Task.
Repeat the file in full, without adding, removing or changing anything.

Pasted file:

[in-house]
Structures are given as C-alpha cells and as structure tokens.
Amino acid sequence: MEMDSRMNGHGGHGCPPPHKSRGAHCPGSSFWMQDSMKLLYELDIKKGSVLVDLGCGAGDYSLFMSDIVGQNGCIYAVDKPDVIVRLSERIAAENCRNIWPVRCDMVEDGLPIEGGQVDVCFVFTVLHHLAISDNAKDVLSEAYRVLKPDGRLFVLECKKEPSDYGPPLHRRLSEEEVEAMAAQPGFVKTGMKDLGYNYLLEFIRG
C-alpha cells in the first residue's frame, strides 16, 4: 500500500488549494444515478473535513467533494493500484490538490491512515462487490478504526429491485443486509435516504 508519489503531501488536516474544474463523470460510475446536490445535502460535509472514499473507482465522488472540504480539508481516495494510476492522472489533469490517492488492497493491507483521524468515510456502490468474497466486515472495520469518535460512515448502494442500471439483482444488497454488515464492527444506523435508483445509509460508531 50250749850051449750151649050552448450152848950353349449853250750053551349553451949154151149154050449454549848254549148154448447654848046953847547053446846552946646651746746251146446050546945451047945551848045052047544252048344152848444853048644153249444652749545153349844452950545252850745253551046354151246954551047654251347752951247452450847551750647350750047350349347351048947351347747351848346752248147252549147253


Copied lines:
[in-house]
Structures are given as C-alpha cells and as structure tokens.
Amino acid sequence: MEMDSRMNGHGGHGCPPPHKSRGAHCPGSSFWMQDSMKLLYELDIKKGSVLVDLGCGAGDYSLFMSDIVGQNGCIYAVDKPDVIVRLSERIAAENCRNIWPVRCDMVEDGLPIEGGQVDVCFVFTVLHHLAISDNAKDVLSEAYRVLKPDGRLFVLECKKEPSDYGPPLHRRLSEEEVEAMAAQPGFVKTGMKDLGYNYLLEFIRG
C-alpha cells in the first residue's frame, strides 16, 4: 500500500488549494444515478473535513467533494493500484490538490491512515462487490478504526429491485443486509435516504 508519489503531501488536516474544474463523470460510475446536490445535502460535509472514499473507482465522488472540504480539508481516495494510476492522472489533469490517492488492497493491507483521524468515510456502490468474497466486515472495520469518535460512515448502494442500471439483482444488497454488515464492527444506523435508483445509509460508531 50250749850051449750151649050552448450152848950353349449853250750053551349553451949154151149154050449454549848254549148154448447654848046953847547053446846552946646651746746251146446050546945451047945551848045052047544252048344152848444853048644153249444652749545153349844452950545252850745253551046354151246954551047654251347752951247452450847551750647350750047350349347351048947351347747351848346752248147252549147253